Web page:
(This blog post was written by HRNM Public Relations Coordinator Susanne Greene.)

Wednesday, July 23, 2014

Captain Arthur Sinclair II, Early American Naval Hero

This historic painting depicts Virginia native Arthur Sinclair II (1780-1831), a man who became known for his naval exploits around the globe. As one of the Commonwealth’s most decorated naval war heroes, Sinclair served aboard USS Constellation in several of its important early engagements and was a Commanding Officer Afloat at Gosport Navy Yard from 1819 to 1830. Sinclair served during three wars: the Quasi-War with France, the Barbary Wars, and the War of 1812. His three sons also served in the U.S. Navy, but all three resigned in 1861 to fight with the Confederacy.
USS Constellation model 
For much of the War of 1812, Sinclair was assigned to the Great Lakes as part of Commodore Isaac Chauncey’s squadron, where he commanded the warship General Pike in an engagement on Lake Ontario in September 1813. For his valor during another engagement on Lake Erie in 1813, Sinclair received a presentation sword from the Commonwealth of Virginia (now in the Virginia Historical Society’s collection). In 1814, Sinclair commanded the Niagara on Lake Huron and Lake Superior, during which time he directed actions against Fort St. Mary’s and Fort Nautauwassauga. In September of 1818, under the direction of Captain John Cassin, Sinclair superintended the construction of a seventy-four-gun ship at Gosport Navy Yard in Portsmouth, Virginia. The following year, Sinclair was ordered to take over the commanding duties of Captain John Shaw at Gosport and became Commanding Officer Afloat there from 1819 until 1830. In addition to these duties, Sinclair was instrumental in the establishment of a nautical school for young officers of the Navy on the frigate USS Guerriere in 1821 (the Naval Academy would not open until 1845).  The school operated until 1828, when Guerriere was ordered to duty in the Pacific.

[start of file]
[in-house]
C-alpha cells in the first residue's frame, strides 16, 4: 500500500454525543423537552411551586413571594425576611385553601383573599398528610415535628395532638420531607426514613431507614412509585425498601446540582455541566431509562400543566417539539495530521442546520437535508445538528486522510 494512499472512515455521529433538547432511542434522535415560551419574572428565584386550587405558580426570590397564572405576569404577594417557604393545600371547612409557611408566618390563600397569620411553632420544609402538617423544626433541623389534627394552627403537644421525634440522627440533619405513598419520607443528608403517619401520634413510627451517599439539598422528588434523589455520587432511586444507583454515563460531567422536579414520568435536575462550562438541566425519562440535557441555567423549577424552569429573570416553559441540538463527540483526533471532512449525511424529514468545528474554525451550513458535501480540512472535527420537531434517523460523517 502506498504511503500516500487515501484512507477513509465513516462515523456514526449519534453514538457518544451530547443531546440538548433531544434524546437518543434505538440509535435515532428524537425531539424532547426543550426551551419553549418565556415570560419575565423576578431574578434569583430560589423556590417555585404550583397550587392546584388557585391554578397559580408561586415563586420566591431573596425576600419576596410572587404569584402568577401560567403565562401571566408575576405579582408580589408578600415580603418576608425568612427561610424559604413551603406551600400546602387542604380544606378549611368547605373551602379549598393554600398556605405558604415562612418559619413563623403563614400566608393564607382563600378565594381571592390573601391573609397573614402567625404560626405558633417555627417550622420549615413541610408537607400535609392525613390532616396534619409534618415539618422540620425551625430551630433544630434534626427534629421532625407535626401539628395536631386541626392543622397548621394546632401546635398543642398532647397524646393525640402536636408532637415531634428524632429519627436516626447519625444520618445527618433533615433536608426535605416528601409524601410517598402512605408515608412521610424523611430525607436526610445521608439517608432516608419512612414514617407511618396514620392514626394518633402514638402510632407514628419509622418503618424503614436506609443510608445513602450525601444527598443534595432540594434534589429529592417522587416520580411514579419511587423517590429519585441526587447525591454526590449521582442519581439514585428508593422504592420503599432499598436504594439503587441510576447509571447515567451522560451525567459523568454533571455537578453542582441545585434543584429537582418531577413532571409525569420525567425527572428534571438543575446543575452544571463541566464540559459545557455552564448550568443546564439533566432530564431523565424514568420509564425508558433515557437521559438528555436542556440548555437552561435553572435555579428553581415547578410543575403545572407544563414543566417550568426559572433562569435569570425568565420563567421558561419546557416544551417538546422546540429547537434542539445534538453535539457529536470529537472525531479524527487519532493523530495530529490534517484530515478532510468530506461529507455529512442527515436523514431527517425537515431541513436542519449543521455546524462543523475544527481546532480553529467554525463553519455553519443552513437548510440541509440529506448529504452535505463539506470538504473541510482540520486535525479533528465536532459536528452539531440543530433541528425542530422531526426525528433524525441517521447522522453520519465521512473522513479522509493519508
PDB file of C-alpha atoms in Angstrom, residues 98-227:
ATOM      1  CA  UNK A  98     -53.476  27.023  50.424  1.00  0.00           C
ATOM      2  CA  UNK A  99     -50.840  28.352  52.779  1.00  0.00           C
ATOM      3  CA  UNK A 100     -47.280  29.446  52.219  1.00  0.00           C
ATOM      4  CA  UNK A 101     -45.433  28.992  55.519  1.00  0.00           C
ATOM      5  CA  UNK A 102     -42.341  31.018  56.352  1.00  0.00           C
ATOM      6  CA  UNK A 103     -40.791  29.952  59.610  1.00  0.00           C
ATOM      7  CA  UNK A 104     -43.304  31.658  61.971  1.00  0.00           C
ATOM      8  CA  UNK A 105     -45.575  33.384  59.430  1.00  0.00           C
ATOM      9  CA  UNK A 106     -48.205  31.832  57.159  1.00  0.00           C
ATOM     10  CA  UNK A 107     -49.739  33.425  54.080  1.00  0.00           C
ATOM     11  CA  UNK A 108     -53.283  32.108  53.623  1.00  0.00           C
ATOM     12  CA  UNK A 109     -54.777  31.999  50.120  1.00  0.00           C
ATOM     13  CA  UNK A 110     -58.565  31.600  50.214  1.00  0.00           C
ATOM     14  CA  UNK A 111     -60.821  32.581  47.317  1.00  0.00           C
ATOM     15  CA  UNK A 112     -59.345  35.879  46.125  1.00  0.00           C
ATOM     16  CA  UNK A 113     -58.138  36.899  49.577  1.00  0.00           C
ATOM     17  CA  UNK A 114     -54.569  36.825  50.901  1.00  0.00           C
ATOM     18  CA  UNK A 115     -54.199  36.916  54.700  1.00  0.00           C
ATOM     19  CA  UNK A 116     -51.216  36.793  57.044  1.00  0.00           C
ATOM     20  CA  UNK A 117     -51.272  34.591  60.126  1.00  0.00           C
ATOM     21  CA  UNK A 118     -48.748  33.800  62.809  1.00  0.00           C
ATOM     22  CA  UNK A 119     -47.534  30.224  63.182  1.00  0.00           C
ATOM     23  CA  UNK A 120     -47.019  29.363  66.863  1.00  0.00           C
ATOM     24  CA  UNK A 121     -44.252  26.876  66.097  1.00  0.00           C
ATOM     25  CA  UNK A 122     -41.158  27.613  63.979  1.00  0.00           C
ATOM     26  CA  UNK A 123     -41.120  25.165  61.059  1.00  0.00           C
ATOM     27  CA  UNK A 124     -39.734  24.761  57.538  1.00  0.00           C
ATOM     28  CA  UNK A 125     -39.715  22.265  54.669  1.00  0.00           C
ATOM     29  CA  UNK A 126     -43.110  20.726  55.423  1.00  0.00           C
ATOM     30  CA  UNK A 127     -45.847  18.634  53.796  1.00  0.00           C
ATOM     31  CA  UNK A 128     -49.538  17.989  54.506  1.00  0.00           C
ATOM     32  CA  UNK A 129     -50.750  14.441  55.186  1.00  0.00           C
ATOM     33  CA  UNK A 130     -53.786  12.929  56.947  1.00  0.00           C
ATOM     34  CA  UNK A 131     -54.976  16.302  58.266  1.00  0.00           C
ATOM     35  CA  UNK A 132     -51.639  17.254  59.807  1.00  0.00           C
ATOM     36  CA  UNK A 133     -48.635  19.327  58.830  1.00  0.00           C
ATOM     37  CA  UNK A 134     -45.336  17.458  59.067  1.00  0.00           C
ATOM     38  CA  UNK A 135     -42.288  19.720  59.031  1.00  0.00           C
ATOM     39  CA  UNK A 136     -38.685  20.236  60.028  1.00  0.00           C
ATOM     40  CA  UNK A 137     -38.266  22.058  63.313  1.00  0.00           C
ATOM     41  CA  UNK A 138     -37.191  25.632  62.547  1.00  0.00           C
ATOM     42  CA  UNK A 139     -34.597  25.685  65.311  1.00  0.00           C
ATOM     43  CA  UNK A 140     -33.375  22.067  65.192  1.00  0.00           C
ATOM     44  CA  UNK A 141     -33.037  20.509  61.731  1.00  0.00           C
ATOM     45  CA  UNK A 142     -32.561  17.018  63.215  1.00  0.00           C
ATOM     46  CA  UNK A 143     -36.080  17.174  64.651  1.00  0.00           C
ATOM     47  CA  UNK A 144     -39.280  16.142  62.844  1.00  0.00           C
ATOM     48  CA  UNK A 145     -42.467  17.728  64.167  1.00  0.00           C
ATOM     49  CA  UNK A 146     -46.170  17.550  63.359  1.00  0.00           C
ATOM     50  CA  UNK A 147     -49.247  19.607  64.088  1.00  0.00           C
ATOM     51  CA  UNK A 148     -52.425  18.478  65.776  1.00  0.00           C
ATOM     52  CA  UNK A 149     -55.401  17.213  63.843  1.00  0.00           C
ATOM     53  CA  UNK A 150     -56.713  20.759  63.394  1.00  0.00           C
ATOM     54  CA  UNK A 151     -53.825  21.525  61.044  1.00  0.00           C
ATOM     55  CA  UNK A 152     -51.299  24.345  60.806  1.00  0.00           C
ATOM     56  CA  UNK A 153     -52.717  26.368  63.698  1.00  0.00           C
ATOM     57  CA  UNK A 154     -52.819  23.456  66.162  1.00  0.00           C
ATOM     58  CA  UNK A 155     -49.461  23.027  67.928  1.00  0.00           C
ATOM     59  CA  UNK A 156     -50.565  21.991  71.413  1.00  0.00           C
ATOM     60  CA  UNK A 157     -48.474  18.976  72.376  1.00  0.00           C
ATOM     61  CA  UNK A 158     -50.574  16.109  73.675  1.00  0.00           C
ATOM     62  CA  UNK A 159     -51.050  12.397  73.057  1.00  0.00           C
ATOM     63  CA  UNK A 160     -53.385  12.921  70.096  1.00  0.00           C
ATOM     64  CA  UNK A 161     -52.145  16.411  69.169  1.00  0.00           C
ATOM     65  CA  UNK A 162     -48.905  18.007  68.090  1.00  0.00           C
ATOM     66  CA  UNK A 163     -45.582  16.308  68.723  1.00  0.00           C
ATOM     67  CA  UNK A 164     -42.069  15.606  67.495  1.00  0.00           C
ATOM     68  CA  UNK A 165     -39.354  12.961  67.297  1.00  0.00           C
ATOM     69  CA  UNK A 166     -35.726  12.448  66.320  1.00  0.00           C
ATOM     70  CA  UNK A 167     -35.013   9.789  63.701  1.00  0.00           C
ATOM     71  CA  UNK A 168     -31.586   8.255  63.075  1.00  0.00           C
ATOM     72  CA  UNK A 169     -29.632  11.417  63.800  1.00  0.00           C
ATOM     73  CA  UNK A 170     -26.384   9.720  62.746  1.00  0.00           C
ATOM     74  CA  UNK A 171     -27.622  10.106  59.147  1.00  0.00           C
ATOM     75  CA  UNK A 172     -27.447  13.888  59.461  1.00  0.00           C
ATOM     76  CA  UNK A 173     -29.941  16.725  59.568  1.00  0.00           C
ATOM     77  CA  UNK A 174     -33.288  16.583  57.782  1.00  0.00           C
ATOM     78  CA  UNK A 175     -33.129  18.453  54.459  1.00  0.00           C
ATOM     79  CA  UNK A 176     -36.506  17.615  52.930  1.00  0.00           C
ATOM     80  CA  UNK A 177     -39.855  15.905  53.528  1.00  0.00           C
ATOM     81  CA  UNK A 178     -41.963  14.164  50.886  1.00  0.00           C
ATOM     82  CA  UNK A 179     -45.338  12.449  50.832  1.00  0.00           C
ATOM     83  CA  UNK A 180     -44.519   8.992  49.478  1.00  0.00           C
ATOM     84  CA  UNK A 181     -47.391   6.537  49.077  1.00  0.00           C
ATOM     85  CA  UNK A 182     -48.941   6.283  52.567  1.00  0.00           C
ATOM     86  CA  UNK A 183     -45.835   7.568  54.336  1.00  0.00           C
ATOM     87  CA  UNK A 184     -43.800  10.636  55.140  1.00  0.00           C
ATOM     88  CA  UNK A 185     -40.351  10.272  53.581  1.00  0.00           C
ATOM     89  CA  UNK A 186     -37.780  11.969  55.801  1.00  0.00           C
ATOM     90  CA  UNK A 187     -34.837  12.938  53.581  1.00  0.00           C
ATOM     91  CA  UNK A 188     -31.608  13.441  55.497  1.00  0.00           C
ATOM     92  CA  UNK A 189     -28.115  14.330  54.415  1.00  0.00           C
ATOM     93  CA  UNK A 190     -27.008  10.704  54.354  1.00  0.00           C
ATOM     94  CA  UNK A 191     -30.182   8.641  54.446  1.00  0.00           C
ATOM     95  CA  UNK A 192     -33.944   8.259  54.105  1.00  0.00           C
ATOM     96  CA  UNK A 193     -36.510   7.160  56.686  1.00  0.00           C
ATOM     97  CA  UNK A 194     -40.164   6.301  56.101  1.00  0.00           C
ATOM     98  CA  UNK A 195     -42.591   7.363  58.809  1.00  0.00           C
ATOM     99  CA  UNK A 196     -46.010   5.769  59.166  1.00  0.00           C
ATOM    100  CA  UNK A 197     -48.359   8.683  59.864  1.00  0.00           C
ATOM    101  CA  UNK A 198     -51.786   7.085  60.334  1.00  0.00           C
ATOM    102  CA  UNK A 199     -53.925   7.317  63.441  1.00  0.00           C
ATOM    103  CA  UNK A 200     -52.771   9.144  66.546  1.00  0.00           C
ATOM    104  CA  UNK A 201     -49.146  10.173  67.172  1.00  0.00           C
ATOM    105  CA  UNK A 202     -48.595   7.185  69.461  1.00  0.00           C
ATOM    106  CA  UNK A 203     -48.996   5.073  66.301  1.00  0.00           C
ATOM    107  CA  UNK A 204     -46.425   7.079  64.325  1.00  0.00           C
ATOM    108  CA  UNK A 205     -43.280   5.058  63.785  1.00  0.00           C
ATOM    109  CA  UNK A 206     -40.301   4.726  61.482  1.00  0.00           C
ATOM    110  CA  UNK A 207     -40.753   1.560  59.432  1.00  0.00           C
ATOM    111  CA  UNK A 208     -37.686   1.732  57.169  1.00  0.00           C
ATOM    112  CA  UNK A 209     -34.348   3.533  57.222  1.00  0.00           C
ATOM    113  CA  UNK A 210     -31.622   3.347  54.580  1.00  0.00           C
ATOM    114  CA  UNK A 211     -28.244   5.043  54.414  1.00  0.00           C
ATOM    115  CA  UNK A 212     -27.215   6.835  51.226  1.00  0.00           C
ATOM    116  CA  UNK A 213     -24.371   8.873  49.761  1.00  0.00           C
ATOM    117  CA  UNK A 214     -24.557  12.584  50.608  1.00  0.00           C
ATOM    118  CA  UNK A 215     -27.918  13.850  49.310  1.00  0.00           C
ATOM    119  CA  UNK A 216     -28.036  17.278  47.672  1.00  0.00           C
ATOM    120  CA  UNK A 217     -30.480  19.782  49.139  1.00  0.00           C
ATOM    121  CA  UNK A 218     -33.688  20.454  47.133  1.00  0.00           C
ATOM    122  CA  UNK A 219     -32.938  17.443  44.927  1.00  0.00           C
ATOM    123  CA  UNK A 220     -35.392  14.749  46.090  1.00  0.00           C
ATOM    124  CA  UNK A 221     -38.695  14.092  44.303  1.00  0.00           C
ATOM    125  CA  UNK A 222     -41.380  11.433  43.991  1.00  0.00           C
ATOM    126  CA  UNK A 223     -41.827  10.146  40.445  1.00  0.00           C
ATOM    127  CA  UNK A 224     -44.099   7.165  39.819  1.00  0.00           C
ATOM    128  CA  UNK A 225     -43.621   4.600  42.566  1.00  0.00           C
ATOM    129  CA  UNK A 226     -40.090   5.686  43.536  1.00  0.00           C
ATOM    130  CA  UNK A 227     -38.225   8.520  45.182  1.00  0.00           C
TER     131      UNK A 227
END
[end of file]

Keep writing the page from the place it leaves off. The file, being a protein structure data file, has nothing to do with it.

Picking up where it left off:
The painting of Arthur Sinclair is currently in the Hampton Roads Naval Museum’s collection.